In This Issue: Cell Phone Survey; Wild Weather Hits Los Angeles; Dracula Sneeze and Other Words of 2009
Can You Hear Me Now?
A recently released study found that in the past five years, children's cell phone ownership has increased 68%. Twenty percent of 6- to 11-year-olds currently own a cell phone, as compared to 11.9% of children in 2005. The increase among 10- to 11-year-olds is off the hook, up 80.5%. TheAmerican Kids Study surveyed approximately 5,000 participants.
Activity Ideas - Math Statistics
Look at the photo (above), which ran with the Wireless and Mobile News report on the MRI cell-phone study. Would you say that the photo is a good representation of the data? (No. Even though the photo represents the largest jump in cell phone ownership among boys, it is ultimately misleading because it shows a toddler boy on a cell phone, while the study was among children ages 6-11.)
Imagine that the survey was only sent to children whose parents worked for Sprint, Verizon or another cell phone carrier. Would this sampling be biased or unbiased? (Biased—it would only measure cell ownership among kids whose parents work for cell phone carriers; these children will be more likely to own cell phones than the general population because their parents work in the industry.)
Imagine that Taylor wants to see how the kids in his social studies class compare to the survey. He asks: "Are you more likely to call your parents with your cell phone or take pictures?" Is this survey question biased or representative? Please explain. (Biased because he puts 'call your parents' first, close to 'more likely,' while 'take pictures' is buried at the end of the sentence.)
If Taylor asked "What are you most likely to do with your cell phone?" would this question be biased or representative? Explain. (Unbiased because it does not suggest any of the activities and allows the respondent to answer without direction.)
On January 21, residents of Los Angeles, California, braced themselves for the area's fourth powerful storm of the week. The sopping forecast included winds up to 45 miles per hour and heavy snow in the mountains. Officials continued to urge more than 1,000 people living in already flooded coastal communities to evacuate. Meteorologists from the National Weather Service said that Southern California hadn't weathered a front as powerful as this one since 2005.
Activity Ideas - Math Collect & Analyze Data
Have your child select a time in the morning and in the evening that he or she plans to measure the temperature.
Make a table: label two columns with the temperature-taking times and label seven rows for each day of the week.
Record the temperatures in each time/date cell, for one or two weeks.
After the designated length of time, study the table.
ASK: Does the data here provide any insight into how the temperature might change from morning to night over the next several days? Explain. (Yes or no, as per data. For example, there is a pattern—the temperature rises throughout the day.)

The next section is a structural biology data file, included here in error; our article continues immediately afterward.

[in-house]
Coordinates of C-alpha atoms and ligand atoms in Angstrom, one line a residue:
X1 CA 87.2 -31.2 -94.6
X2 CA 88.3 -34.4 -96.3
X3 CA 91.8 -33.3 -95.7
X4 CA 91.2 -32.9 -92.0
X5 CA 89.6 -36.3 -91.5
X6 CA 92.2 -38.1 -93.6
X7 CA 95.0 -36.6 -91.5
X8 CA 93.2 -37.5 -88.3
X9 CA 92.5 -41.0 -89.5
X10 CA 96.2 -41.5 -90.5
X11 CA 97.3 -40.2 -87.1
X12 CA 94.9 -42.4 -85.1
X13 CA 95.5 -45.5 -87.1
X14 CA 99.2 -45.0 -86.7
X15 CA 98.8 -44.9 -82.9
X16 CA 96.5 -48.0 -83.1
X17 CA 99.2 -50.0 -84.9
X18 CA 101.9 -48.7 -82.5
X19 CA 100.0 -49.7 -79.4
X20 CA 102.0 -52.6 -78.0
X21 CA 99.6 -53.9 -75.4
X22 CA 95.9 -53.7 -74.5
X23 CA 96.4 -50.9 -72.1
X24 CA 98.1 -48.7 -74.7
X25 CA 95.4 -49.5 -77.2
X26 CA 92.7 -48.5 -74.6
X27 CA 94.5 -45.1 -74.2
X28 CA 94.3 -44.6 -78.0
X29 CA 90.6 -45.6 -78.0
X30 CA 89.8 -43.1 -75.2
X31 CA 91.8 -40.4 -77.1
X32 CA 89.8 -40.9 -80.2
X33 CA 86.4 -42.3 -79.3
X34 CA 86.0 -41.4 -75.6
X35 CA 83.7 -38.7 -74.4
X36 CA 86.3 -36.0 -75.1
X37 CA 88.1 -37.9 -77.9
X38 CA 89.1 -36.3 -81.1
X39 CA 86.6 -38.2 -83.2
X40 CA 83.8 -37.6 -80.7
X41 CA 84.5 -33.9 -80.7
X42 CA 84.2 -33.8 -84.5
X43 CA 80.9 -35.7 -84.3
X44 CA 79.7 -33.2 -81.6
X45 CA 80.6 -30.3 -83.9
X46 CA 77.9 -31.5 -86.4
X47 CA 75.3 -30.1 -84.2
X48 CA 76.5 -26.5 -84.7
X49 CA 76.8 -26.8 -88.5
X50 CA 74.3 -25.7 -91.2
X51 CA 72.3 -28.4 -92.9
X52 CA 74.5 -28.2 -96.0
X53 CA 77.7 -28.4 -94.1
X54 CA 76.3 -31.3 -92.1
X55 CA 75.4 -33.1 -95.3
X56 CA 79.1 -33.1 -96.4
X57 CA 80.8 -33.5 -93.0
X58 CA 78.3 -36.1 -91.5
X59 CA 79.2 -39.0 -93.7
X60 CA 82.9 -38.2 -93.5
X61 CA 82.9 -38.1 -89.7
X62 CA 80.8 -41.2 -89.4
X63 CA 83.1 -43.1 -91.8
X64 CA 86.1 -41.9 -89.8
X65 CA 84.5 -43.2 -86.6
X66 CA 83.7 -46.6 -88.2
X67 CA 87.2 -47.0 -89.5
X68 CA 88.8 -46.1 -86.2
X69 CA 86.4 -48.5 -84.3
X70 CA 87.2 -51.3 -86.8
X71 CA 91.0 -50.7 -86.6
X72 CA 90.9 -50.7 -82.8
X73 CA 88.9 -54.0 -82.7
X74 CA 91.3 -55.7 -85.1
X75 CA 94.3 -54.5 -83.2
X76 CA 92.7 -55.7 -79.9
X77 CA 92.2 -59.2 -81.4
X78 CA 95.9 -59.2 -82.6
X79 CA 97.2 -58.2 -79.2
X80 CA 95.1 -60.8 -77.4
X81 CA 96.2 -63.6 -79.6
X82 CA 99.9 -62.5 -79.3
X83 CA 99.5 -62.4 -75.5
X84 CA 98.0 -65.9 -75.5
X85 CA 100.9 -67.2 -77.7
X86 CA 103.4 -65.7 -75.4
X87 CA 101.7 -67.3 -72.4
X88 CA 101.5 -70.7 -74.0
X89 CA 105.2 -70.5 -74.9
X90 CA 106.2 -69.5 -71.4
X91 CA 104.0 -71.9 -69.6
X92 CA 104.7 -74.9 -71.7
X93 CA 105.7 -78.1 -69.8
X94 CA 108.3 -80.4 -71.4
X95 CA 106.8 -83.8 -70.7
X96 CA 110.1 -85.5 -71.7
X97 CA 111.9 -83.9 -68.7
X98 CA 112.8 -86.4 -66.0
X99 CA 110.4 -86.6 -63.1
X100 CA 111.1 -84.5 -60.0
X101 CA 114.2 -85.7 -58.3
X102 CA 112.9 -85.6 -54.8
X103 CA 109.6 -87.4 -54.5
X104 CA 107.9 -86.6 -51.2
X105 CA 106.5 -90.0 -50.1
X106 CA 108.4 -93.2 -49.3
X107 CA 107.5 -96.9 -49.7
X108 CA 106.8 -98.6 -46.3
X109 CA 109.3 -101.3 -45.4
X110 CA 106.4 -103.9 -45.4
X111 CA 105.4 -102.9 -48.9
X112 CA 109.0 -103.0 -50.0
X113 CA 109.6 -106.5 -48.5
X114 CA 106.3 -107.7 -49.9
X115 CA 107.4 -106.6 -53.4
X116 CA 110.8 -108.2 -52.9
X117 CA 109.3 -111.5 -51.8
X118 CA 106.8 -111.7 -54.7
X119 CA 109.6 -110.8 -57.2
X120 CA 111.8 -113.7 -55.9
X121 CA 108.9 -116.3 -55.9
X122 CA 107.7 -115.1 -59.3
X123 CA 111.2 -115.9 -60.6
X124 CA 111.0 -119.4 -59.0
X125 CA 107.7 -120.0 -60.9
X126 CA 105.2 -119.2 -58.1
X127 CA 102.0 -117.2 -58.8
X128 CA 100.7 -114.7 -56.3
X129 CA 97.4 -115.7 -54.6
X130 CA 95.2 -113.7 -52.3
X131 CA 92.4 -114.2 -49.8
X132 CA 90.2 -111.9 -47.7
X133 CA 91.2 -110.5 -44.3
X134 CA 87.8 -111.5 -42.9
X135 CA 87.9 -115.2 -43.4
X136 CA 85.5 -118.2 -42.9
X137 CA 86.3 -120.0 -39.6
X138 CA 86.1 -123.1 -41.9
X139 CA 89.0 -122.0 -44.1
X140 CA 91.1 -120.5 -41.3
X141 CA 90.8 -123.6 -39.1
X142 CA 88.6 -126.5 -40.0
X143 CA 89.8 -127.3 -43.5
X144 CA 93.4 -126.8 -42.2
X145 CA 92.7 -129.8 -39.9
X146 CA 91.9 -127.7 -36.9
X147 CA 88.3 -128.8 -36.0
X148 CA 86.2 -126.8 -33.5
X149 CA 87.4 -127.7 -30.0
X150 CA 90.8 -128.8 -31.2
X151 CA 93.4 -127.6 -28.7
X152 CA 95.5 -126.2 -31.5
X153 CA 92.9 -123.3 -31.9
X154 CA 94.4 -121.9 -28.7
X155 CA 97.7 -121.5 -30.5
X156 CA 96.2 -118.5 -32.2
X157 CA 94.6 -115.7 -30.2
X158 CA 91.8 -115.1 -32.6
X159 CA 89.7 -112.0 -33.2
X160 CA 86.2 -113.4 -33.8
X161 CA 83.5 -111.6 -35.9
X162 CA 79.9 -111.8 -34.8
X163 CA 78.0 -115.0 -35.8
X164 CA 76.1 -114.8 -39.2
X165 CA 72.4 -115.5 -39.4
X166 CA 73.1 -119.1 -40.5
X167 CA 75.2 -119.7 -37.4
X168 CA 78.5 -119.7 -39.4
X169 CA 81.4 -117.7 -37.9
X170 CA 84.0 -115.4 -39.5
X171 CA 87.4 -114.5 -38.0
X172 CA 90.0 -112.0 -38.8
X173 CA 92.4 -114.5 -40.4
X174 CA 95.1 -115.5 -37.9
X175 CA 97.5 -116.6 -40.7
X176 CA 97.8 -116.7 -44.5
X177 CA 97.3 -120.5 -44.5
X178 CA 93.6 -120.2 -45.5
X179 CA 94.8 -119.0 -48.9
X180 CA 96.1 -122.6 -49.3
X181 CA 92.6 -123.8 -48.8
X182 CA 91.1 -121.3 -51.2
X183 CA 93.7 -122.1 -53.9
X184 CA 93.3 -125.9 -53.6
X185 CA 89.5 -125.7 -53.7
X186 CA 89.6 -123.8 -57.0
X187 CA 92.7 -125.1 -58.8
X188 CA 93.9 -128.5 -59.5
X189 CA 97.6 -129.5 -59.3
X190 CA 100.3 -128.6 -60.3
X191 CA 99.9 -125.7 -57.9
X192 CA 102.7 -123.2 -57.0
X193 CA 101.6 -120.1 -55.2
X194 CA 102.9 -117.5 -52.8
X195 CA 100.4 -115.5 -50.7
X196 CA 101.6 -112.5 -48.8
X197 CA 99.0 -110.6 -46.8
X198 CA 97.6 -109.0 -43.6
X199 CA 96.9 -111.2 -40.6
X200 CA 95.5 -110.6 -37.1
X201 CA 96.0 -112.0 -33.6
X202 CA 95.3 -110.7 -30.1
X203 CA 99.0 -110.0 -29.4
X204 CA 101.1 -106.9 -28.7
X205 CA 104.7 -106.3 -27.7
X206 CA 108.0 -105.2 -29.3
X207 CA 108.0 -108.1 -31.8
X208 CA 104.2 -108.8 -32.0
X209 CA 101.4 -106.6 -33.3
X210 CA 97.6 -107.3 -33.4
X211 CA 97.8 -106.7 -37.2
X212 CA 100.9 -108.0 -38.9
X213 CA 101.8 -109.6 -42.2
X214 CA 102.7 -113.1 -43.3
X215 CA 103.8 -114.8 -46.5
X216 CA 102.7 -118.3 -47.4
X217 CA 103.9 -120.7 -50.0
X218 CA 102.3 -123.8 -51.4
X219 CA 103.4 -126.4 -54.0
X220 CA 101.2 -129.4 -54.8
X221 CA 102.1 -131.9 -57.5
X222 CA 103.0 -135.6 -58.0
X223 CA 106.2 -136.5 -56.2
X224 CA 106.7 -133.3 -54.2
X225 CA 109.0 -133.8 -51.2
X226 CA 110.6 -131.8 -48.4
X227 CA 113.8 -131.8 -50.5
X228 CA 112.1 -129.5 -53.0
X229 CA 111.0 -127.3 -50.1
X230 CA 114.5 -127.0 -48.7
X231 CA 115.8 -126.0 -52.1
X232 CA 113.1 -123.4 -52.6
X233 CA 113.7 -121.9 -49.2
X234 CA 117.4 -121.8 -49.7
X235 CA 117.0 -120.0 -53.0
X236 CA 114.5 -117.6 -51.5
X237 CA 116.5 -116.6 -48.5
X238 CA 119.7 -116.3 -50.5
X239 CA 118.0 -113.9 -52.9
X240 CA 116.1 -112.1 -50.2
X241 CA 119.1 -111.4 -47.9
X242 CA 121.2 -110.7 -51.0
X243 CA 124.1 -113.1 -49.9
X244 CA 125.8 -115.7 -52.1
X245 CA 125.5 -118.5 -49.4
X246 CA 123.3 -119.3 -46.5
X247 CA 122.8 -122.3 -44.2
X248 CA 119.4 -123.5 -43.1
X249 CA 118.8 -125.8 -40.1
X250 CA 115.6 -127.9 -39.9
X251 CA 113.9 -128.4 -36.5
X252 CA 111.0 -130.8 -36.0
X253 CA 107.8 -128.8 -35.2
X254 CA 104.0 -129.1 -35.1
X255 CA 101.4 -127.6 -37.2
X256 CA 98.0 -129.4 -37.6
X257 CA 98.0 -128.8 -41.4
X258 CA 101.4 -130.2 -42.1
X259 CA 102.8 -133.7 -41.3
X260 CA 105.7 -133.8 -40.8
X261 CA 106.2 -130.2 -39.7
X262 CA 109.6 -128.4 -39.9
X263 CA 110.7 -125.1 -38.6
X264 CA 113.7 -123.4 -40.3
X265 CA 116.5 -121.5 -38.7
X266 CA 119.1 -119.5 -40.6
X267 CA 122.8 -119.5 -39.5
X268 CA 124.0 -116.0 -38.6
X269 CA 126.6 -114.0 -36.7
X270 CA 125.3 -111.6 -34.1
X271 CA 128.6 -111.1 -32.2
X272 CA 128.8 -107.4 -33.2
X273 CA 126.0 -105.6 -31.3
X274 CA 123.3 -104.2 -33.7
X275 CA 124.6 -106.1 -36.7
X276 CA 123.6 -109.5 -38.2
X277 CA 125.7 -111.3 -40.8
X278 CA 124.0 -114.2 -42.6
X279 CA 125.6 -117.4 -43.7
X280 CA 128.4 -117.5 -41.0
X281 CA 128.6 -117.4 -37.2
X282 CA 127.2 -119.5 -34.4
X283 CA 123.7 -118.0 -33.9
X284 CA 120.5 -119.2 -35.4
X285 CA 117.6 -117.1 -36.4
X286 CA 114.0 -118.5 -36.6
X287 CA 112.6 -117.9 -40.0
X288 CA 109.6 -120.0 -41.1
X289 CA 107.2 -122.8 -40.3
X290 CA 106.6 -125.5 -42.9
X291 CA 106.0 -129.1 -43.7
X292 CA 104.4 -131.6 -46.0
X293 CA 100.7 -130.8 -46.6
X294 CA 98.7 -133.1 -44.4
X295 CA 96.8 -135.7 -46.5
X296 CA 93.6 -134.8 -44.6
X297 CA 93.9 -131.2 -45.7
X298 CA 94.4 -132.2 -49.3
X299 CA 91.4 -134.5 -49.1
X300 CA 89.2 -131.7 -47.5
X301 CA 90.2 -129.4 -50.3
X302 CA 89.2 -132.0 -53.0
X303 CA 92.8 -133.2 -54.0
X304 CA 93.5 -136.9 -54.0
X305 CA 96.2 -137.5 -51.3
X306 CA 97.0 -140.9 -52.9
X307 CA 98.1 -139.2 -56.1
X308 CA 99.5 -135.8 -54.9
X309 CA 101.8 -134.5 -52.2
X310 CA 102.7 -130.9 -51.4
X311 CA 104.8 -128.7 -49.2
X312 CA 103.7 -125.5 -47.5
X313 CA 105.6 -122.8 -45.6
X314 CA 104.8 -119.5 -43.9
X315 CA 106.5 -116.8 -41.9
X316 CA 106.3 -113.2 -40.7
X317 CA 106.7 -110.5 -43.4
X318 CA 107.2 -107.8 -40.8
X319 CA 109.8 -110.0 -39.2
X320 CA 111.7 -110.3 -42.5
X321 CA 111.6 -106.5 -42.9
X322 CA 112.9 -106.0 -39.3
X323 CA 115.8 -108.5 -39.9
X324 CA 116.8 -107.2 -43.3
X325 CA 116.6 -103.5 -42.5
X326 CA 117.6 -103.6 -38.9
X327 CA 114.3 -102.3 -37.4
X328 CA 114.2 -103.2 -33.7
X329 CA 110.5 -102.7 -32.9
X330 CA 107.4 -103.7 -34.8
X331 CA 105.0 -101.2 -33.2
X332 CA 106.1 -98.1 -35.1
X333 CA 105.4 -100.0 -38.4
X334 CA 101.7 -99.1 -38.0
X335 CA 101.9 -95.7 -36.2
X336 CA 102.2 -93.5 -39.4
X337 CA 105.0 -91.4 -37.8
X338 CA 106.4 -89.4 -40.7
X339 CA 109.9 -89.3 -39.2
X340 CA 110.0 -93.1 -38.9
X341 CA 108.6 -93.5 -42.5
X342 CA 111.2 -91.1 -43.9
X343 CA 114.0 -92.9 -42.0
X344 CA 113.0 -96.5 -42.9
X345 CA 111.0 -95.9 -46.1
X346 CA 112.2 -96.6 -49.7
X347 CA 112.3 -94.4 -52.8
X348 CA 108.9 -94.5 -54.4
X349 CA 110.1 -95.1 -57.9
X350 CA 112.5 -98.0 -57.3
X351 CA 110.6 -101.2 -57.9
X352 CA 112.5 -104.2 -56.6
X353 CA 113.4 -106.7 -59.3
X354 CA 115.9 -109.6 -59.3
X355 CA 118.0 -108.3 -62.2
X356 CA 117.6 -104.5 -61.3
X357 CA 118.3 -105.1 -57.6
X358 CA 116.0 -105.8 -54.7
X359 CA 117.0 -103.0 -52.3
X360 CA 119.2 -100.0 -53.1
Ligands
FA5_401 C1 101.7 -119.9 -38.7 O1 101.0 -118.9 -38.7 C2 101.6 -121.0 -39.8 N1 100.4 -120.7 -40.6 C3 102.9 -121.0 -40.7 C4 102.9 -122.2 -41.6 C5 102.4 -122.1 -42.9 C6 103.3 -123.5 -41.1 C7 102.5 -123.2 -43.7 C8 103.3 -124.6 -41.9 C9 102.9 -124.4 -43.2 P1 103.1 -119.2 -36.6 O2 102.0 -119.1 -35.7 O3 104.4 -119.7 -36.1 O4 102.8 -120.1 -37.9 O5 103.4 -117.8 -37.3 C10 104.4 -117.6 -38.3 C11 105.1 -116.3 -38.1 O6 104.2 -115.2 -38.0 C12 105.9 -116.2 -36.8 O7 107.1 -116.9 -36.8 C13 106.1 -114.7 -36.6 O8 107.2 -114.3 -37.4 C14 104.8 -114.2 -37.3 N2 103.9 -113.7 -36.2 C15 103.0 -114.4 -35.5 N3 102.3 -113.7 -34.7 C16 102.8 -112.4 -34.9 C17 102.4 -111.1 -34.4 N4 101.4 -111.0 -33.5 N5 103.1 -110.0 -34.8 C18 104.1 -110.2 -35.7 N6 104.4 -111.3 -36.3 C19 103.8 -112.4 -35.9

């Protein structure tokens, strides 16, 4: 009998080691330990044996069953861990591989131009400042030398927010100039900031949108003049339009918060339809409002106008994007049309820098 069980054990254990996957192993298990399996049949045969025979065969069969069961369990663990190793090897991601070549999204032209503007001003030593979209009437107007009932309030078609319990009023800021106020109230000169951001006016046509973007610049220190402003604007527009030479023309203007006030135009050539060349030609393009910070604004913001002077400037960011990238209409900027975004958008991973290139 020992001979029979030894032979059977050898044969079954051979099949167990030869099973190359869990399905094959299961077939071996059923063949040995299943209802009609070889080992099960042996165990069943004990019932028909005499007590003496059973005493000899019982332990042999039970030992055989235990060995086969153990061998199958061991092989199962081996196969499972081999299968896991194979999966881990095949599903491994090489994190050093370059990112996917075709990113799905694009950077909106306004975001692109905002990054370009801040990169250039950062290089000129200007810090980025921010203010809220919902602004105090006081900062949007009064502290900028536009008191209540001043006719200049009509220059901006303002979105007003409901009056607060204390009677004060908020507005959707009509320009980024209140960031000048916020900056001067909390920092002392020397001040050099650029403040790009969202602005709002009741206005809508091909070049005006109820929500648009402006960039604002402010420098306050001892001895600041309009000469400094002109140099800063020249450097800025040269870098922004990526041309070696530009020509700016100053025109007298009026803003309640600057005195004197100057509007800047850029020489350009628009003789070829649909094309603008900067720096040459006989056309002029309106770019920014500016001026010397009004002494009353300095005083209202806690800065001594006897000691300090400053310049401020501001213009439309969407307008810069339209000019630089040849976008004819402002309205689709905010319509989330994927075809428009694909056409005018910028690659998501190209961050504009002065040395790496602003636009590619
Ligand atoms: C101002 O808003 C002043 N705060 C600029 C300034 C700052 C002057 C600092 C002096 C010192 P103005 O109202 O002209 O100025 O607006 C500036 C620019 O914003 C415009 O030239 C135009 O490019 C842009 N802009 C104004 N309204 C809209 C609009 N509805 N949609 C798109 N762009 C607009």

As above, have your child track wind direction, but at more frequent intervals over several weeks.
Make a wind sock. Use a compass to mark north, south, east and west.
Note that a north wind comes from or blows out of the north, a south wind comes from the south, etc. Record the weather that follows.
Analyze Data after designated time period: What is the prevailing wind for the area (direction from which winds in your area typically come). What weather fronts do these winds tend to bring? Use this information to predict the type of weather you are likely to have.
In 2009, good parents in the U.S. reminded their children to Dracula sneeze, which was especially important during the H1N1 scare. Well-behaved, well-traveled adults, on the other hand, avoided becoming bragabonds. And for anyone who would like to succeed in twenty-ten, take note: Don't refer to 2010 as oh-ten. Don't call fish seakittens. And for goodness sake, stop reading slow media! The American Dialect Society has released its annual Words of the Year List, which includes Most Outrageous and Most Creative words, Words Most- and Least-Likely to Succeed, as well as other categories.
Activity Ideas - Language Arts Vocabulary Share the above paragraph with your child.
If he or she is unfamiliar with any of the words, challenge him or her to use context clues to figure out the definition of each.
Print the Words of the Year list from the Society website and cover up the definitions. Have your child identify what the words mean. (Dracula sneeze: Covering one's mouth in the crook of the elbow when sneezing—evokes popular images of Dracula covering lower half of his face with cape. Bragabonds: A person who travels a lot and brags about it a lot. Slow media: Newspapers and other paper-based periodicals.)
For any unfamiliar words, write a sentence with contextual clues and challenge your child again to define the words.
Have your child write a paragraph or two using at least 10 of the words from the list.